The 14-week-old puppy part is irrelevant. There will be future bites.
You are suggesting that all bites one gets from one's own puppy or dog could potentially carry rabies and transmit it to the owner, and that's just not true.
Your own pet is only going to acquire rabies by being in contact with and being bitten by a rabid wild animal. In which case your puppy or dog will show evidence of at least having been bitten, even before symptoms of rabies appear.
Most dog owners get bitten at least once during the course of their pet's life,
and where there is no reason, at all, to suspect your pet has contracted rabies, it is an unnecessary expense, and an unnecessary risk of exposure to the adverse effects of the vaccine, for owners to rush to get rabies vaccinations for themselves. The risk of an adverse reaction is probably higher than the risk of contracting rabies if you have no reason to believe your pet has been bitten by rabid wildlife, or has contracted rabies in some other way.
Your thinking does not
reflect the thinking of the CDC--which does not
recommend routine rabies vaccinations for all dog and cat owners. Furthermore, the dosing and scheduling of the shots differ if they are pre-exposure and after being bitten by a rabid animal, and continuing booster shots are needed to maintain immunity--the initial shots do not confer continuing immunity.
Who should get rabies vaccine and when?
Preventive vaccination (no exposure)
•People at high risk of exposure to rabies, such as veterinarians, animal handlers, rabies laboratory workers, spelunkers, and rabies biologics production workers should be offered rabies vaccine.
• The vaccine should also be considered for: ◦People whose activities bring them into frequent contact with rabies virus or with possibly rabid animals.
◦International travelers who are likely to come in contact with animals in parts of the world where rabies is common.
The pre-exposure schedule for rabies vaccination is 3
doses, given at the following times:
•Dose 1: As appropriate
•Dose 2: 7 days after Dose 1
•Dose 3: 21 days or 28 days after Dose 1
For laboratory workers and others who may be repeatedly exposed to rabies virus, periodic testing for immunity is recommended, and booster doses should be given as needed. (Testing or booster doses are not recommended for travelers.) Ask your doctor for details.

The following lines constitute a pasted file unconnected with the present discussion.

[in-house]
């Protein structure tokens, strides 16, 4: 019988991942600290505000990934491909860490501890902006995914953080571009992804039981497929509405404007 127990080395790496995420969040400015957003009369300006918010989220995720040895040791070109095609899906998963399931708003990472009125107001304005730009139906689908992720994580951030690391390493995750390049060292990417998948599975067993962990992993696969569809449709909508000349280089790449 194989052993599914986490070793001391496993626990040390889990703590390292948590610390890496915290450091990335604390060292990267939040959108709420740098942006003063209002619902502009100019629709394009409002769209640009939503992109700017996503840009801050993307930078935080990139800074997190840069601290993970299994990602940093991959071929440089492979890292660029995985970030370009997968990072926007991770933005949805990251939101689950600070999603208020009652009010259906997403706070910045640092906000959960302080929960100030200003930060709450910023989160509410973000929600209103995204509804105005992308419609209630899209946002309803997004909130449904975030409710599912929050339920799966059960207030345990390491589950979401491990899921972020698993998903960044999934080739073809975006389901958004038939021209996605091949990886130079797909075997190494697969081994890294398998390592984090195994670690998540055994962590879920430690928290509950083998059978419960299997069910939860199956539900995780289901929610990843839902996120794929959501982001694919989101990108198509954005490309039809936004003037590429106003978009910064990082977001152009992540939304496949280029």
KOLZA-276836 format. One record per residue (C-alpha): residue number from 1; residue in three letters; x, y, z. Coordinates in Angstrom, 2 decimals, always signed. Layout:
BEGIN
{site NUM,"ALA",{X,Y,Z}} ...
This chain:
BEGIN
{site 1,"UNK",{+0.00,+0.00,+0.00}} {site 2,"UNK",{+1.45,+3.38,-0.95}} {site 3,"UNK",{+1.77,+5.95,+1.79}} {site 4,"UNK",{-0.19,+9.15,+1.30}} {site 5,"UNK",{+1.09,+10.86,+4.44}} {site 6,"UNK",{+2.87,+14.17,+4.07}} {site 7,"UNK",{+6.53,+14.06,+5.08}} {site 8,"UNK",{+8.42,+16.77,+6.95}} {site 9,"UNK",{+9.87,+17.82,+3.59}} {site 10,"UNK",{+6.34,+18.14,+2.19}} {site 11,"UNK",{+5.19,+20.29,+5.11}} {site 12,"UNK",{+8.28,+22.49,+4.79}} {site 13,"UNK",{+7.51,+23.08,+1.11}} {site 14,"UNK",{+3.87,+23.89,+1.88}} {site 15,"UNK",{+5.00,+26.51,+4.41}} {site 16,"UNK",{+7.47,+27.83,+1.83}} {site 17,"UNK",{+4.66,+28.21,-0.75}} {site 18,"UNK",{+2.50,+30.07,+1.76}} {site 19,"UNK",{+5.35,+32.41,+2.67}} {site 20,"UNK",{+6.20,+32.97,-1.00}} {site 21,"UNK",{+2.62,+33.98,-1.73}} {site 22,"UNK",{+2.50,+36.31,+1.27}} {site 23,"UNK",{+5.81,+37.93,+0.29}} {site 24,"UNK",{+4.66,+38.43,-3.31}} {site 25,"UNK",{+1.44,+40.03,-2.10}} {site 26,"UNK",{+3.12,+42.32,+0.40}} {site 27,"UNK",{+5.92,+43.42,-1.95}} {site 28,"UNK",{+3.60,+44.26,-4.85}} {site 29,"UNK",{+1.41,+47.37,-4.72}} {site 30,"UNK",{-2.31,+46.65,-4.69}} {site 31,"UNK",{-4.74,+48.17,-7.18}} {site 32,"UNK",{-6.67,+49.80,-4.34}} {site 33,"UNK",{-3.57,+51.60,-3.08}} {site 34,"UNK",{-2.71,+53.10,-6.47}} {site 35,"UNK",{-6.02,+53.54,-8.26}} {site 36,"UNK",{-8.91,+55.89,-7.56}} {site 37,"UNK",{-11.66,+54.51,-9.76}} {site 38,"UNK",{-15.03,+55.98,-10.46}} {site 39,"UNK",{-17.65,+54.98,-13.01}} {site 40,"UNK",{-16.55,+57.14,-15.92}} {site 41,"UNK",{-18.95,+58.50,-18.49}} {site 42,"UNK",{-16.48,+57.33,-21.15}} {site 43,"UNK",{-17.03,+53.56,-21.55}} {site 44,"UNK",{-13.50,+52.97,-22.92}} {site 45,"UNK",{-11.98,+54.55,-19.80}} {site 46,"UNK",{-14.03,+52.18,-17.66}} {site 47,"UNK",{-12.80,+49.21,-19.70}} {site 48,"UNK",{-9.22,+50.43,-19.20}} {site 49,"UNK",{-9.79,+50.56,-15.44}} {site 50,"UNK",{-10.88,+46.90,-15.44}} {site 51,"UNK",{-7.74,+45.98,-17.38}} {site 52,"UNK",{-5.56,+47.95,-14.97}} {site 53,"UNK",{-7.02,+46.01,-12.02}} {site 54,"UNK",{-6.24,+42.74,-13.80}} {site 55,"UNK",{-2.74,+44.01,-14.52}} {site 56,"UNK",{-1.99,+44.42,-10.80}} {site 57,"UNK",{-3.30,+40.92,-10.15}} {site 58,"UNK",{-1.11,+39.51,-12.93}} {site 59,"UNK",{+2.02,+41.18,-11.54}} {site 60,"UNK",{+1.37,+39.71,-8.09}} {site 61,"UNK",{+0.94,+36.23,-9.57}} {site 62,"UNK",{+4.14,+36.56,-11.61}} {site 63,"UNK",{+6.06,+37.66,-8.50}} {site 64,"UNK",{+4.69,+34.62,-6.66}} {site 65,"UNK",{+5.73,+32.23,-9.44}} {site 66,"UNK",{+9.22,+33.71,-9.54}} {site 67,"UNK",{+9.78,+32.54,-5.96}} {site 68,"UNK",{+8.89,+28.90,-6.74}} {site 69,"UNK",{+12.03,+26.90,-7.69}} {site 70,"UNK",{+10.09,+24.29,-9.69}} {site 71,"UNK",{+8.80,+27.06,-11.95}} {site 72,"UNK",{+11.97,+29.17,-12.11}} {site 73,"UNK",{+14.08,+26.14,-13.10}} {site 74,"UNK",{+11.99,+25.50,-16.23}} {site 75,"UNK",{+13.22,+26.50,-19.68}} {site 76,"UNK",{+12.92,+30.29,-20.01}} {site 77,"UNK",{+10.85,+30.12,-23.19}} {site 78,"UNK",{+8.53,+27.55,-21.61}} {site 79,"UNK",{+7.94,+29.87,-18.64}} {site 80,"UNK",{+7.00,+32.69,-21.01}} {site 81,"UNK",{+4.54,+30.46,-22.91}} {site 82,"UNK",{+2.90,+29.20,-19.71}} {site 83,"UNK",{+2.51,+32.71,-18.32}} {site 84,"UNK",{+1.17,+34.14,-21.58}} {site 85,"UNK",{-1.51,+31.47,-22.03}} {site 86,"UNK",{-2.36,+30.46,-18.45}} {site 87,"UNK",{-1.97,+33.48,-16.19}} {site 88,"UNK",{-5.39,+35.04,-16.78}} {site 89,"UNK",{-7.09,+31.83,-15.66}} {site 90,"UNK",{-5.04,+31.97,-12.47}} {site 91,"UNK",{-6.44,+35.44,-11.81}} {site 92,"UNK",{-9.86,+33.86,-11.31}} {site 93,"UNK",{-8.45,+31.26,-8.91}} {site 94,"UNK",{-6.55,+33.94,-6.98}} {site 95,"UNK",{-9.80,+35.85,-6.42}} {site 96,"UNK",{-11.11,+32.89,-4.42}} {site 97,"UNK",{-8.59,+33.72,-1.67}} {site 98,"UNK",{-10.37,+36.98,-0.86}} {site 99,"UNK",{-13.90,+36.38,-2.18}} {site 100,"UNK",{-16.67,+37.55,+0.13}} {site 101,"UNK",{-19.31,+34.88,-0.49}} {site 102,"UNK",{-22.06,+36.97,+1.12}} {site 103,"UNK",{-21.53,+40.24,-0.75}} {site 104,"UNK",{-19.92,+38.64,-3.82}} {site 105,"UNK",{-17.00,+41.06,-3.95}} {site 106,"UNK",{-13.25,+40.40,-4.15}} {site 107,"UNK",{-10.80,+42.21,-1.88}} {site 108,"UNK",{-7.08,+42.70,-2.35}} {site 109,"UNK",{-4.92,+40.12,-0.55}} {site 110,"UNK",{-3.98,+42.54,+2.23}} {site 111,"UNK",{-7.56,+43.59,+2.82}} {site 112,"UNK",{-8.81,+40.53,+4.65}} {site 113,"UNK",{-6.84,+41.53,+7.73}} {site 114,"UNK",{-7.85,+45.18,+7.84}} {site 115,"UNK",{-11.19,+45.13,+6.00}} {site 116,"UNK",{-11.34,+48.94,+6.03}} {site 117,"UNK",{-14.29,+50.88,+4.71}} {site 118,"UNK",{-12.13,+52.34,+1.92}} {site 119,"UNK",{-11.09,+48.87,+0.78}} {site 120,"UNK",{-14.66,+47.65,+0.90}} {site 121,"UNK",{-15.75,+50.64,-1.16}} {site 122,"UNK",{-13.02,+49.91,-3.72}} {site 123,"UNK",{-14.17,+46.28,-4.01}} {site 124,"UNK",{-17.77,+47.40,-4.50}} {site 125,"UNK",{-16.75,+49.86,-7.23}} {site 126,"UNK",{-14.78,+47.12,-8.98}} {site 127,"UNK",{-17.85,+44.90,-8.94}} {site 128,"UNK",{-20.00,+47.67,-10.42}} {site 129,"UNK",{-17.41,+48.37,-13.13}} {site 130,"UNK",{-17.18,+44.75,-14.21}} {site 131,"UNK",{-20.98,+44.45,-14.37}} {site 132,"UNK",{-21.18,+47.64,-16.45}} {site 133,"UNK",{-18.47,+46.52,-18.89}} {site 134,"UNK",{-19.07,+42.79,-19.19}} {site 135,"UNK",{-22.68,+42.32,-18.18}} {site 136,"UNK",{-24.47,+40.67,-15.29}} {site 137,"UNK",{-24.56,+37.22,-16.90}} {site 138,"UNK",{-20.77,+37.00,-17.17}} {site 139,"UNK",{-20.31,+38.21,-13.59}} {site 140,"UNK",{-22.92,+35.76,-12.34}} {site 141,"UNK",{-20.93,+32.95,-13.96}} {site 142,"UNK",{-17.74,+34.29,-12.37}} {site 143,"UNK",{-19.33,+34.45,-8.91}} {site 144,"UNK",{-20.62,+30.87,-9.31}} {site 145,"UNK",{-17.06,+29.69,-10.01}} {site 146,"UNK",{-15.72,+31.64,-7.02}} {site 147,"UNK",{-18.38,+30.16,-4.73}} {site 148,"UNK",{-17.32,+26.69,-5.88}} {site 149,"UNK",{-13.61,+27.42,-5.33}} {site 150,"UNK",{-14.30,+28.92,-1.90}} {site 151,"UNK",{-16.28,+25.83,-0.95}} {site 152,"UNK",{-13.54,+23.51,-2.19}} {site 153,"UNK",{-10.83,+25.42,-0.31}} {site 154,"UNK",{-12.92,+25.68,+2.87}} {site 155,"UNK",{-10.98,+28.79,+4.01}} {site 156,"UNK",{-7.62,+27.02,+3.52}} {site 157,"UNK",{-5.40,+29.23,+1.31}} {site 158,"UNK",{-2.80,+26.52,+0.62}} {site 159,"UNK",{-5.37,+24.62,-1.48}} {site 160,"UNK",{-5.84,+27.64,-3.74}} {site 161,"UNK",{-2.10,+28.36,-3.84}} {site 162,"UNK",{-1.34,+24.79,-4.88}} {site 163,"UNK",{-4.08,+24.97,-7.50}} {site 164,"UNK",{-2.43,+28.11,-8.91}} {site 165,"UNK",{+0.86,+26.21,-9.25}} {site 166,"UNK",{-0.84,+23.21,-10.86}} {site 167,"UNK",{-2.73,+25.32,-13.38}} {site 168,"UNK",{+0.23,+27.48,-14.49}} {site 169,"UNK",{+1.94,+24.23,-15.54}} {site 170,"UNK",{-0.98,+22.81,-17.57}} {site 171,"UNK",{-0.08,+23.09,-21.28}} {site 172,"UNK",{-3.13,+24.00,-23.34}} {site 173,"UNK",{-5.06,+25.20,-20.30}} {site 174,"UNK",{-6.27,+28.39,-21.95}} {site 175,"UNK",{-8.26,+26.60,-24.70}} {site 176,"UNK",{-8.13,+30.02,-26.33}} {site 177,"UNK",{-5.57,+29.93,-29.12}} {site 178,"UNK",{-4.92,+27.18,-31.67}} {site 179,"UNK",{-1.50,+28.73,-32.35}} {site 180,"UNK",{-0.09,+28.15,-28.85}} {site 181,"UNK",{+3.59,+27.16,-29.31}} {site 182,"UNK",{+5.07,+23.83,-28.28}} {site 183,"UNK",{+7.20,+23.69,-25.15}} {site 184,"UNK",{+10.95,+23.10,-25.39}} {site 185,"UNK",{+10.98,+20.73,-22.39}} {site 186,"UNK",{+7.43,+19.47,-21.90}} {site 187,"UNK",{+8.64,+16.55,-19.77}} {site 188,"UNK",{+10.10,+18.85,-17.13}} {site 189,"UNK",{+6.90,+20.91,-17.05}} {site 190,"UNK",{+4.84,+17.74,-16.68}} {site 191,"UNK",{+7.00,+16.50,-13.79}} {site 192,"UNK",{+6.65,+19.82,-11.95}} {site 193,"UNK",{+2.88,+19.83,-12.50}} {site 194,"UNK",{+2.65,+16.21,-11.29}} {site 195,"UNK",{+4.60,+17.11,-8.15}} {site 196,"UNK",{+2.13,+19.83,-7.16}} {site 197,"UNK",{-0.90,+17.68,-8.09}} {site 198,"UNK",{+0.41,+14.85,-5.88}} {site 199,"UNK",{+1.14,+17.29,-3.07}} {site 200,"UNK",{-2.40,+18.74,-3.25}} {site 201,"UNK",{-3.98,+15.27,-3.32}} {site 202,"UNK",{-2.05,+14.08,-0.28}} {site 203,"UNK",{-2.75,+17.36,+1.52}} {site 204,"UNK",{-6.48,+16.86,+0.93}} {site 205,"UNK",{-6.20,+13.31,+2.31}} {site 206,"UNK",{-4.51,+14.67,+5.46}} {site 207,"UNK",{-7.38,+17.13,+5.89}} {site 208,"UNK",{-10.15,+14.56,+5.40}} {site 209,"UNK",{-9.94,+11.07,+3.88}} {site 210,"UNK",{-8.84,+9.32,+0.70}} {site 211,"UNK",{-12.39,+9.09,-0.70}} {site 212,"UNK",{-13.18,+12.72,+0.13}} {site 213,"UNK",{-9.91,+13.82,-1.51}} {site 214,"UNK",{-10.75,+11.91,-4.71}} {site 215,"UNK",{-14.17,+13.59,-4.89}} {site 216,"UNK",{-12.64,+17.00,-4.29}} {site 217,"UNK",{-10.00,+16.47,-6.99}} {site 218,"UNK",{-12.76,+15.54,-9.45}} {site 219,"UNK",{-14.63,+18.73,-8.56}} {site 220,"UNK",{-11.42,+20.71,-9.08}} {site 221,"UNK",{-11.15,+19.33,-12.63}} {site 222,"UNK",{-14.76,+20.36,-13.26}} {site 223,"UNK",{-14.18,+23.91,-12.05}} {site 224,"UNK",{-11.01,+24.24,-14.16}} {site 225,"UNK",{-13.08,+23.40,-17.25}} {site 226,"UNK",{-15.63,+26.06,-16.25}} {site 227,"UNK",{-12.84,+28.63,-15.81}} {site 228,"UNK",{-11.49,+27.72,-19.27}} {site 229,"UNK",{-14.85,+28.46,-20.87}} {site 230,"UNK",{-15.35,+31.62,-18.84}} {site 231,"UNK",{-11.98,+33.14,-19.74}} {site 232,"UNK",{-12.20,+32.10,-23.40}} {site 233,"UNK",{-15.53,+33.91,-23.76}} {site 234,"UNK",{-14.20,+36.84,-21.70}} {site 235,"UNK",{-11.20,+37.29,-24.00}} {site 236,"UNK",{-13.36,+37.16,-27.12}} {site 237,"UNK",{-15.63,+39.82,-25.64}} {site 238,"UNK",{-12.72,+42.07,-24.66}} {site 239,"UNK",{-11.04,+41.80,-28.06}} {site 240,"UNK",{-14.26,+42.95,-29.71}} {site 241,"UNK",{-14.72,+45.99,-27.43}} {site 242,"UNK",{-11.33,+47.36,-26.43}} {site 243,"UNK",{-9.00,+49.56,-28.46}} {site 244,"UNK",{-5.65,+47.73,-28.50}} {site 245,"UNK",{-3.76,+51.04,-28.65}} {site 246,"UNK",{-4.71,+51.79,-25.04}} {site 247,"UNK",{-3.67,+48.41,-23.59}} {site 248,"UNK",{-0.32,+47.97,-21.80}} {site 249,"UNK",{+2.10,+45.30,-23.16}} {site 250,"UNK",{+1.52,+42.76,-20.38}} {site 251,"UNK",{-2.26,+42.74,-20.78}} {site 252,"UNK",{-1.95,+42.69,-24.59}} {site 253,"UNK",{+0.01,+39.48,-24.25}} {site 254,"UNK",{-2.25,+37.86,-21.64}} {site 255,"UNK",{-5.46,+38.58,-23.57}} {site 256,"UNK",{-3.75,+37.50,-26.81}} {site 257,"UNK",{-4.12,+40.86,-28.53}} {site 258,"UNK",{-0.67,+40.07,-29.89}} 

Vaccination after an exposure
Anyone who has been bitten by an animal, or who otherwise may have been exposed to rabies
, should clean the wound and see a doctor immediately. The doctor will determine if they need to be vaccinated.
A person who is exposed and has never been vaccinated against rabies should get 4
doses of rabies vaccine - one dose right away, and additional doses on the 3rd, 7th, and 14th days. They should also get another shot called Rabies Immune Globulin at the same time as the first dose.
A person who has been previously vaccinated should get 2 doses of rabies vaccine - one right away and another on the 3rd day. Rabies Immune Globulin is not needed.
What are the risks from rabies vaccine?
A vaccine, like any medicine, is capable of causing serious problems, such as severe allergic reactions.
The risk of a vaccine causing serious harm, or death, is extremely small. Serious problems from rabies vaccine are very rare.
•soreness, redness, swelling, or itching where the shot was given (30% - 74%)
• headache, nausea, abdominal pain, muscle aches, dizziness (5% - 40%)
•hives, pain in the joints, fever (about 6% of booster doses)
Other nervous system disorders, such as Guillain Barré syndrome (GBS), have been reported after rabies vaccine, but this happens so rarely that it is not known whether they are related to the vaccine.
NOTE: Several brands of rabies vaccine are available in the United States, and reactions may vary between brands. Your provider can give you more information about a particular brand.
I personally know of absolutely no pet owners who have rushed to get rabies shots, after being bitten by a young puppy, where there is no indication the pup has even been exposed to rabies. I would never consider getting rabies shots for myself in that situation. I had a relative who did develop Guillain Barré syndrome following a flu shot, and I have no desire to expose myself to any unnecessary vaccination risks.
And, if you think PinkLipstick's puppy has rabies, shouldn't you suggest she take her dog to the Vet, rather than keep this rabid dog in her home? If that puppy has contracted rabies, he's going to die since, at 14 weeks, he's not yet fully inoculated from rabies.